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What are treatments for Hallucinogen Use Disorders?

Patients experiencing intense and unpleasant hallucinogen intoxication can be helped by a quiet environment, verbal reassurance, and the passage of time. More rapid relief of intense anxiety is likely after oral administration of 20 mg of diazepam (Valium) or an equivalent dose of a benzodiazepine.

Hallucinogen Persistent Perception Disorder

Treatment for hallucinogen persistent perception disorder is palliative in nature. Pharmacological approaches include long-lasting benzodiazepines, such as clonazepam (Klonopin), anticonvulsants including valproic acid (Depakene), and carbamazepine (Tegretol). Currently, no drug is completely effective in treating symptoms. Behavioral treatment is also necessary. The patient must be instructed to avoid the use of over-the-counter drugs, caffeine, and alcohol, as well as physical and emotional stressors. Marijuana smoke is a particularly strong intensifier of the disorder, even when passively inhaled.

Hallucinogen-Induced Psychosis

Hallucinogen-induced psychosis benefits from the same treatments as other forms of psychoses. In addition to antipsychotic medications, other effective treatments may include lithium carbonate, carbamazepine, and electroconvulsive therapy. Medical therapies are best applied in the context of supportive, educational, and family therapies.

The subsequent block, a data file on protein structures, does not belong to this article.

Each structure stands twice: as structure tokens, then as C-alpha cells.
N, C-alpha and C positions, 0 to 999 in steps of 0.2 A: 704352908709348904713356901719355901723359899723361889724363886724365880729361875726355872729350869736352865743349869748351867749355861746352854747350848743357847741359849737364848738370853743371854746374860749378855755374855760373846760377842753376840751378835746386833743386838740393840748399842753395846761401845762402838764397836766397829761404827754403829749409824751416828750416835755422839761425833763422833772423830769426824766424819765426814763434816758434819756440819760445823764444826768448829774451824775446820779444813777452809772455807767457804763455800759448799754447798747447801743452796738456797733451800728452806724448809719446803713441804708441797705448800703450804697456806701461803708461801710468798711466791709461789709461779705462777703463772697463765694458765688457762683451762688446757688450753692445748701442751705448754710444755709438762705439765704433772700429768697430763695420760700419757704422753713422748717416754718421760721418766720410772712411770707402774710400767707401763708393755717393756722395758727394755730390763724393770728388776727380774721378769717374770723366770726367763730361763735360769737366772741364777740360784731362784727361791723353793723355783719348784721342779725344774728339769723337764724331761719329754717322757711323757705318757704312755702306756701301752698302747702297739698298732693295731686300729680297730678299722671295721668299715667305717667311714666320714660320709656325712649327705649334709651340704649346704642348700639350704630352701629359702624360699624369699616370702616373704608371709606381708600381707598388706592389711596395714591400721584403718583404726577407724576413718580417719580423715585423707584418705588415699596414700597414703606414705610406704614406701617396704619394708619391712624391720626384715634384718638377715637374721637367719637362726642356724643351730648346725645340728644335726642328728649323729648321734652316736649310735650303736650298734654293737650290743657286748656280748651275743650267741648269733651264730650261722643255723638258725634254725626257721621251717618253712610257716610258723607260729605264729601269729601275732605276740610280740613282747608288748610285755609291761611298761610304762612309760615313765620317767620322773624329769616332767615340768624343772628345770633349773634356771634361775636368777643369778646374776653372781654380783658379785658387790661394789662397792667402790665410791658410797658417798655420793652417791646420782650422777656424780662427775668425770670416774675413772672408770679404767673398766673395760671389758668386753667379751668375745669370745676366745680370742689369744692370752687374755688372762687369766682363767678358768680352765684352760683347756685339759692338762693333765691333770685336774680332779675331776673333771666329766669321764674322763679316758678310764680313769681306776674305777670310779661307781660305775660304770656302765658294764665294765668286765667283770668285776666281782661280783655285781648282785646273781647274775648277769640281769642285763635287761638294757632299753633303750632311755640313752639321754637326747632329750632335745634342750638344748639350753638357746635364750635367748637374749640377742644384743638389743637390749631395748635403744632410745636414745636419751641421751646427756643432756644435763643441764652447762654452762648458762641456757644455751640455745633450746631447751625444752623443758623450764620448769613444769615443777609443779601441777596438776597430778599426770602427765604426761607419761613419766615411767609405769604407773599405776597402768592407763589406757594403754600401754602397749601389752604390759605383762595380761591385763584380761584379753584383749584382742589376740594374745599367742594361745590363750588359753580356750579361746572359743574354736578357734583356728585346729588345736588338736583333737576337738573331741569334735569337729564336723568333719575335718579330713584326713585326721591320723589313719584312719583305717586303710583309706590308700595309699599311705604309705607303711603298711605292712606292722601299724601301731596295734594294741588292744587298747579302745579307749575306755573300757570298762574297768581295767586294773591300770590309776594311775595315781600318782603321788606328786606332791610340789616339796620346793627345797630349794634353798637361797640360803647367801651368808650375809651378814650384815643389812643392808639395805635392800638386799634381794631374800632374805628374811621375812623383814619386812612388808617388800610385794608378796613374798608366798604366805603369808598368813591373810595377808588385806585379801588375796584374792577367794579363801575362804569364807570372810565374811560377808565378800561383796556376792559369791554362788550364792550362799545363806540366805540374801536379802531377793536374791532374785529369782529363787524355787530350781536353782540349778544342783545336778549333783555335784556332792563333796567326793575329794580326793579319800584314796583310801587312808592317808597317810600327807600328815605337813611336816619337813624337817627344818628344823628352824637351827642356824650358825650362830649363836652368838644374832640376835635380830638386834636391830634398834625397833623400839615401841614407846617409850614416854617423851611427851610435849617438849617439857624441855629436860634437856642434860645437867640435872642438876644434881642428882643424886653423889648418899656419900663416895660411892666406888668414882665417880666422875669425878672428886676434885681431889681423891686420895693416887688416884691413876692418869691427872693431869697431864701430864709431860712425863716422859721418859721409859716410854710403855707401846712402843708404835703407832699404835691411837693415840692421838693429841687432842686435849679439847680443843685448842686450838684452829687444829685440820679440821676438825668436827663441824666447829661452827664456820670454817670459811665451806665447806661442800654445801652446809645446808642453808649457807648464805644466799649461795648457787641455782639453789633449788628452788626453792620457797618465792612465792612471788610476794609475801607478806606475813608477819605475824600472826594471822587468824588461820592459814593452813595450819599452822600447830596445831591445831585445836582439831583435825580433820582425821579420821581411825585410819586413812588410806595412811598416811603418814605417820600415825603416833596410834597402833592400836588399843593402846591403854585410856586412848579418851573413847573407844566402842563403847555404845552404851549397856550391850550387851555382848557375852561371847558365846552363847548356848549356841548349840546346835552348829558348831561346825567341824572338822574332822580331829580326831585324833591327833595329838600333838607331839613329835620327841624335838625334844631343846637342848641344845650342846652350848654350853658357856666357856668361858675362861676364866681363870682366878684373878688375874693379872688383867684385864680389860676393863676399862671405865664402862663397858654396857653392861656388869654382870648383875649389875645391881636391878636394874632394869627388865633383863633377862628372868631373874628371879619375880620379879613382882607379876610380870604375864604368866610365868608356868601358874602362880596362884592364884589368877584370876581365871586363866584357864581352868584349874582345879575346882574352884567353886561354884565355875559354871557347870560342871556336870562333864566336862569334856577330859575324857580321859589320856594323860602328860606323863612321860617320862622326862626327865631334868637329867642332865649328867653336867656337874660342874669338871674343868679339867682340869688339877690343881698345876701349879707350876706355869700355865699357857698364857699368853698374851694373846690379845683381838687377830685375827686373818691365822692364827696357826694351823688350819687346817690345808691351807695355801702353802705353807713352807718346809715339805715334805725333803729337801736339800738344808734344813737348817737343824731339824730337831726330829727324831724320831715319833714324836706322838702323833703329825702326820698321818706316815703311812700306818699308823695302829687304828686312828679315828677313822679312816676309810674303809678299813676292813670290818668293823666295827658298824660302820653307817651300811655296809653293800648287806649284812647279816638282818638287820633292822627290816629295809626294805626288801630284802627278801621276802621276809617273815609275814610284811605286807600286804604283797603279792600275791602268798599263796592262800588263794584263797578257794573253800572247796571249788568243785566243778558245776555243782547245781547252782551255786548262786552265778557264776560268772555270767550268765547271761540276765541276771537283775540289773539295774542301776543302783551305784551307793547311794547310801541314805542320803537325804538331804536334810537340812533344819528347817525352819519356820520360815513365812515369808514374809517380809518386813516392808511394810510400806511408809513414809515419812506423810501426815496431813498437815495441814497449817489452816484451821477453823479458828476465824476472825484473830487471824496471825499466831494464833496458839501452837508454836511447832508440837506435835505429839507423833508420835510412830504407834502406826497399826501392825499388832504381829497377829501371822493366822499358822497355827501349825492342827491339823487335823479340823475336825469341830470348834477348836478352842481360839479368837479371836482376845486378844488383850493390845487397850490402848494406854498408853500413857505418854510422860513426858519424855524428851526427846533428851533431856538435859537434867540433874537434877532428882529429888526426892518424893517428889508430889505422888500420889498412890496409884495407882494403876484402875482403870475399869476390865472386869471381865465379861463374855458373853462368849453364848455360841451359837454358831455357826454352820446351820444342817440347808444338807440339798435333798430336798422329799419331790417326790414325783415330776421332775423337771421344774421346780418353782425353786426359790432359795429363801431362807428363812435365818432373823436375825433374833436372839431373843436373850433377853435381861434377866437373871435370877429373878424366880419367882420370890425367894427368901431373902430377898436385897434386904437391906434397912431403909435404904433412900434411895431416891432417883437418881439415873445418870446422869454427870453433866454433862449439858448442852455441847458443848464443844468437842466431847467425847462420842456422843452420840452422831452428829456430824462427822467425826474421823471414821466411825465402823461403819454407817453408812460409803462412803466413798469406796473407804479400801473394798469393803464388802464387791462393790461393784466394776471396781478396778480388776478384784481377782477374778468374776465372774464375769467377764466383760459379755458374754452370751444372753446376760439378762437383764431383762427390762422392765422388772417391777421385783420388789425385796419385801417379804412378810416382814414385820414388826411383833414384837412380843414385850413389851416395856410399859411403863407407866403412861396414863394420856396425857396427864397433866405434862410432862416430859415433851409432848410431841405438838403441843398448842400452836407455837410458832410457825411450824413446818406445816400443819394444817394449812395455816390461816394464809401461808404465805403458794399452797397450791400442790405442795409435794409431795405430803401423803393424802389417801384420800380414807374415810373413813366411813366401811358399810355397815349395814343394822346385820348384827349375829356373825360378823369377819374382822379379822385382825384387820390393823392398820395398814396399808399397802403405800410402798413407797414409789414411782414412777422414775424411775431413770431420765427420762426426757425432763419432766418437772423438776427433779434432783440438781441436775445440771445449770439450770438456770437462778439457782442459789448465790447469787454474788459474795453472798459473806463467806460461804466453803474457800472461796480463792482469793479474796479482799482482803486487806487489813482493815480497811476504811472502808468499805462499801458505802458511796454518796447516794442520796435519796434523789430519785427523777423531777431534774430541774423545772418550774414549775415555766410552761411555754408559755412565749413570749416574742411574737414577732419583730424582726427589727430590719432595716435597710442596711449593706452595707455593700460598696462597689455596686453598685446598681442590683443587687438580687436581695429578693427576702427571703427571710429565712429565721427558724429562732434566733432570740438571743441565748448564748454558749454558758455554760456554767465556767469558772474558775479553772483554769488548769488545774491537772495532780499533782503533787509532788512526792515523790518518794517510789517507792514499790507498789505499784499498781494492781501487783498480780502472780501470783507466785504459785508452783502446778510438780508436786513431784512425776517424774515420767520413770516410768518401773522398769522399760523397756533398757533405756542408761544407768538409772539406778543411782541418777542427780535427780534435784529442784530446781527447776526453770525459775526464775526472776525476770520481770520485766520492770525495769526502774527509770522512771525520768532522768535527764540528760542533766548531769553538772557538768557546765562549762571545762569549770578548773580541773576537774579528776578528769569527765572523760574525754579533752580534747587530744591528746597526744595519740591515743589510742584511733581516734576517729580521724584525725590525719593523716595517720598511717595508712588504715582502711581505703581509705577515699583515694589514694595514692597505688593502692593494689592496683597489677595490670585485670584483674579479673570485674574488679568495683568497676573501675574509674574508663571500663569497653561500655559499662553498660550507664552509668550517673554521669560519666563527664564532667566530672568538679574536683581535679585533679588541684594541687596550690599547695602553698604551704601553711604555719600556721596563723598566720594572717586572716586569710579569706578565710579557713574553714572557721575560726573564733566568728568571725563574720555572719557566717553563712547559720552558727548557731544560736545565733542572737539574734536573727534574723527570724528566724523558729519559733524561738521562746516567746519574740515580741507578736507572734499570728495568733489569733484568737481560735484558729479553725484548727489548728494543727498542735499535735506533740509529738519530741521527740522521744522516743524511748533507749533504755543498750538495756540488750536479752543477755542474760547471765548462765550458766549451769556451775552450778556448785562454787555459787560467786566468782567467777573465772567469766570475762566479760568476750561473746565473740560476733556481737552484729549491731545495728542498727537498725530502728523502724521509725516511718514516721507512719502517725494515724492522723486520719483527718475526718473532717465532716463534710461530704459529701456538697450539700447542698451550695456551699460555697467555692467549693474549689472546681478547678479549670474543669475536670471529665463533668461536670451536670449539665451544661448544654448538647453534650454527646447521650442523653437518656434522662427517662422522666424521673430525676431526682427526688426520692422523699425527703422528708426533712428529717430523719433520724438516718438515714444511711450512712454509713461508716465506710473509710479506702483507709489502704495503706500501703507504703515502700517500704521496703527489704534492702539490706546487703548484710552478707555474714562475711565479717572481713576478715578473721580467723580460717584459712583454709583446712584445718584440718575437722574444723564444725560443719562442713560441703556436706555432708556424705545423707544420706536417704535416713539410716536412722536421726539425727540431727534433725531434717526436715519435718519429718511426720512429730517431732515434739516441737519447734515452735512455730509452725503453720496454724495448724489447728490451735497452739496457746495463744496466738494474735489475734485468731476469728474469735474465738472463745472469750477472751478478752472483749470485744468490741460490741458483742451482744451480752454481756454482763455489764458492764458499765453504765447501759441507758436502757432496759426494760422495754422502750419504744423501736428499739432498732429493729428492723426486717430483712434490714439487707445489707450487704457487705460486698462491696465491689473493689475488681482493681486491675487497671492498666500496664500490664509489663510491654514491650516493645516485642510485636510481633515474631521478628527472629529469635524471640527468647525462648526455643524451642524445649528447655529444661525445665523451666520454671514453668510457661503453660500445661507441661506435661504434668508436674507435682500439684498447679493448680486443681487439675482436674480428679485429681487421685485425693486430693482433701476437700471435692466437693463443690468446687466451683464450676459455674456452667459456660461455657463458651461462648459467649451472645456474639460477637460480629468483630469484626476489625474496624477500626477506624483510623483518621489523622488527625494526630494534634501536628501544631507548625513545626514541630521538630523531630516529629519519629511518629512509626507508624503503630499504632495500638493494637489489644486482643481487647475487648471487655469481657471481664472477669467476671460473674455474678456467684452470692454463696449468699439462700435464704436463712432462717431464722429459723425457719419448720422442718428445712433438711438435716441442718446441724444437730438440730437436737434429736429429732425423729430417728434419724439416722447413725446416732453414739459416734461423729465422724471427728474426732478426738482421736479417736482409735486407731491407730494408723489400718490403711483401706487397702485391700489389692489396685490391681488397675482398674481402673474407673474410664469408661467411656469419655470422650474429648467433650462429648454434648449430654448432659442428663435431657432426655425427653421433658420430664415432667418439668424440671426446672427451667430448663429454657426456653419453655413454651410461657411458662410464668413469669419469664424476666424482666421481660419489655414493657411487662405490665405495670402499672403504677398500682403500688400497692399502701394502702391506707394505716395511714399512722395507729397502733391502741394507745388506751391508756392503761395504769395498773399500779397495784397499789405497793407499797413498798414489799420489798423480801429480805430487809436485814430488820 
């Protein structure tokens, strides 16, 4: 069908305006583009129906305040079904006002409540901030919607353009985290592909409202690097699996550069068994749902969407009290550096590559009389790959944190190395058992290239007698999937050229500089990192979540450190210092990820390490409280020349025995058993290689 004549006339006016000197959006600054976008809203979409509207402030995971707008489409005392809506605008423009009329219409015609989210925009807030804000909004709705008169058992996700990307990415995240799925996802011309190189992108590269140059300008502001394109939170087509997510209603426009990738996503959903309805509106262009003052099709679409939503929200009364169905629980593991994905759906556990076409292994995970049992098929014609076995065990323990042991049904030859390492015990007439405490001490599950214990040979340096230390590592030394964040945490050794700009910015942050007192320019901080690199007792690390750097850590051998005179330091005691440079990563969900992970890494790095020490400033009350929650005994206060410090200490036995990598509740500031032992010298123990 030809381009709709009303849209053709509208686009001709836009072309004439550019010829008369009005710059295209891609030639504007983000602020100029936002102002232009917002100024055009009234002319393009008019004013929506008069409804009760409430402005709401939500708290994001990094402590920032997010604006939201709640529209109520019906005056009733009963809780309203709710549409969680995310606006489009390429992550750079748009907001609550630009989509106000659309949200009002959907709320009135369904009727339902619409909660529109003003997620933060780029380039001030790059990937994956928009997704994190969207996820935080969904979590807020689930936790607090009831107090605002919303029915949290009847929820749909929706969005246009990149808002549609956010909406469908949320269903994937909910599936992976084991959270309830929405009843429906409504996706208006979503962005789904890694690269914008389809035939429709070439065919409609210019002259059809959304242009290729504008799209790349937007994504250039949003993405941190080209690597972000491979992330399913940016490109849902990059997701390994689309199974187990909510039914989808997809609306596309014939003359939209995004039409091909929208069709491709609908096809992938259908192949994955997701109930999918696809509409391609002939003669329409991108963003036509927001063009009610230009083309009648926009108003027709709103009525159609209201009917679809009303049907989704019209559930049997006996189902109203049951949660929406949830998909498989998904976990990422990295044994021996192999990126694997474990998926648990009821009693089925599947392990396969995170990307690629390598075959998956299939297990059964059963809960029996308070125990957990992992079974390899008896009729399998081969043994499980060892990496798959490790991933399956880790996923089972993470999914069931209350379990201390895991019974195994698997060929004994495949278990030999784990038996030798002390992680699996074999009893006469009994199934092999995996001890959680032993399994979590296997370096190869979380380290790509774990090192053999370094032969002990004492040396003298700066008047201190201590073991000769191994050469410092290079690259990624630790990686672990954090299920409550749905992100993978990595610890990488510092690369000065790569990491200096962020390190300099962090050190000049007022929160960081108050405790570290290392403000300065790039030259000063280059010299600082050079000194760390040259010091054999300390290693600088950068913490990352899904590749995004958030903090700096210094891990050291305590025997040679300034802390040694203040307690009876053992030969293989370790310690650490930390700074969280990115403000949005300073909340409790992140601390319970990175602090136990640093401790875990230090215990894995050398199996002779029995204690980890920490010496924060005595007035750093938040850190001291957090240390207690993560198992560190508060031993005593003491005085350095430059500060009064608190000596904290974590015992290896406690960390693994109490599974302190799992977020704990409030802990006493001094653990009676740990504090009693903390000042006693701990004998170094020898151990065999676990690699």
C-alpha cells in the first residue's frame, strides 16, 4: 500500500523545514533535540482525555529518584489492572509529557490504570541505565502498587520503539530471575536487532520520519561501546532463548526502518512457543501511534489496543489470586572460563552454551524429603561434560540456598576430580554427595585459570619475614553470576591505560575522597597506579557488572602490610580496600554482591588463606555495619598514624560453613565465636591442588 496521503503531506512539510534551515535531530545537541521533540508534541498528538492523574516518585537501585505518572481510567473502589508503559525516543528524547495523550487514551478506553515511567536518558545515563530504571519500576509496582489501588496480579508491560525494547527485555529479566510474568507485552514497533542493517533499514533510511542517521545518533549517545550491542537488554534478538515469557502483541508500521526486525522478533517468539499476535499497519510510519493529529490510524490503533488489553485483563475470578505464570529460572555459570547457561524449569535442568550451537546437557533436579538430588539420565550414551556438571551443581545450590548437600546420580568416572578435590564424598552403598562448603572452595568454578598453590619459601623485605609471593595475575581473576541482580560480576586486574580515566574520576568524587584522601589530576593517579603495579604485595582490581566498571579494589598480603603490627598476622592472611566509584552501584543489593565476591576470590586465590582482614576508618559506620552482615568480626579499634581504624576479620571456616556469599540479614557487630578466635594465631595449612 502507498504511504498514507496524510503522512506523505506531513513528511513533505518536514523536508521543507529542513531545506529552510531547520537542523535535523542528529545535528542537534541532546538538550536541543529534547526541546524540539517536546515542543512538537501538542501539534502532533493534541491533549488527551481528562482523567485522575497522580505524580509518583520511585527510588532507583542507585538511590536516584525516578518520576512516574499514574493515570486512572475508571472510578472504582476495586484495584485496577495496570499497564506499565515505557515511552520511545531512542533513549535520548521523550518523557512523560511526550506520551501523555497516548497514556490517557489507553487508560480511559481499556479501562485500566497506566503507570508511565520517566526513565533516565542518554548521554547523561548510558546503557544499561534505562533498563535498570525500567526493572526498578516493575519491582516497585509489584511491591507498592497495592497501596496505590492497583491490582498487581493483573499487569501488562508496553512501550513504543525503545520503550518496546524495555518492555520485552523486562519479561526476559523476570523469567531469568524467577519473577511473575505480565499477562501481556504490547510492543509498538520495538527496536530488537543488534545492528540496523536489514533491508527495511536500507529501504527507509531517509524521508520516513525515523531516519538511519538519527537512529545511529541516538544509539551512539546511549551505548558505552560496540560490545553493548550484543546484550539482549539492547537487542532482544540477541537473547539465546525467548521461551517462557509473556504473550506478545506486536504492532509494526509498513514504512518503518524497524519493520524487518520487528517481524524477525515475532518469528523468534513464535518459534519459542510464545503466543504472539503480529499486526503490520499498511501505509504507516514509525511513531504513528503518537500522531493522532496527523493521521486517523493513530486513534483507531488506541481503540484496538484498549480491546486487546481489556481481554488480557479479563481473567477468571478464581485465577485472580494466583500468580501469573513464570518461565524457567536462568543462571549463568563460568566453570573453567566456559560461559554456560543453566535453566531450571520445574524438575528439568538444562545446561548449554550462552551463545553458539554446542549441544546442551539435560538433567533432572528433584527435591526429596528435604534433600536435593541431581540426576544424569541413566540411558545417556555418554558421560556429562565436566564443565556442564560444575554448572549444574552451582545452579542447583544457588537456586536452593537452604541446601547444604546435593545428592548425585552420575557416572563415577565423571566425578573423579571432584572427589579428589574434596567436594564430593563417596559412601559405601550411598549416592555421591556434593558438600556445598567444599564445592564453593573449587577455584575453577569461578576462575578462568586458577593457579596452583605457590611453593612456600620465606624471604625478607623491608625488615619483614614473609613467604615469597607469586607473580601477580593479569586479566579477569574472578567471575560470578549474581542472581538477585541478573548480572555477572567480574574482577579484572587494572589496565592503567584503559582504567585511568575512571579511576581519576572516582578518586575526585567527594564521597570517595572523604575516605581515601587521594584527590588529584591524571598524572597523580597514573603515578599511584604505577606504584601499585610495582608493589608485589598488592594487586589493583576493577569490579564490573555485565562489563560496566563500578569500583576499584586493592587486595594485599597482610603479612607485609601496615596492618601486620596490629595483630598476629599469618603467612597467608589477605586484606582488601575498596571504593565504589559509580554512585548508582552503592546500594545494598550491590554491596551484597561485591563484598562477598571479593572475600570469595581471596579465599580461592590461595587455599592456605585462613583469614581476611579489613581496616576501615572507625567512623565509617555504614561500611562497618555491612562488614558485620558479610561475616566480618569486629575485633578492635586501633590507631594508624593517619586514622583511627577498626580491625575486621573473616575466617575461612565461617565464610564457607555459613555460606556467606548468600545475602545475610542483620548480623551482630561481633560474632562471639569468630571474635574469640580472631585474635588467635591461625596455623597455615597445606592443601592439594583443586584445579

Phencyclidine (PCP) Use Disorder

Treatment of PCP intoxication aims to address significant medical, behavioral, and psychiatric issues. No drug is known to function as a direct PCP antagonist. Treatment must therefore be supportive and directed at specific symptoms and signs of toxicity. Patients should be treated in an environment that is as quiet and isolated as possible. Because PCP disrupts sensory input, environmental stimuli can cause unpredictable, exaggerated, distorted, or violent reactions. Pharmacological sedation can be accomplished with oral or IM antipsychotics or benzodiazepines.

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Mental Health Library Sources:

Information included in all topics of the Mental Health Library comes from the Desk Reference to the Diagnostic Criteria From DSM-5 and Kaplan & Sadock’s Concise Textbook of Clinical Psychiatry. Complete diagnostic and treatment information may be found within these publications.

Disclaimer:

Information within the Mental Health Library is not intended to be used for self-diagnosis purposes. Rather, it is provided as a public educational service to make people aware of mental health conditions. Please consult a qualified mental health professional for a diagnosis of any suspected mental health illness.

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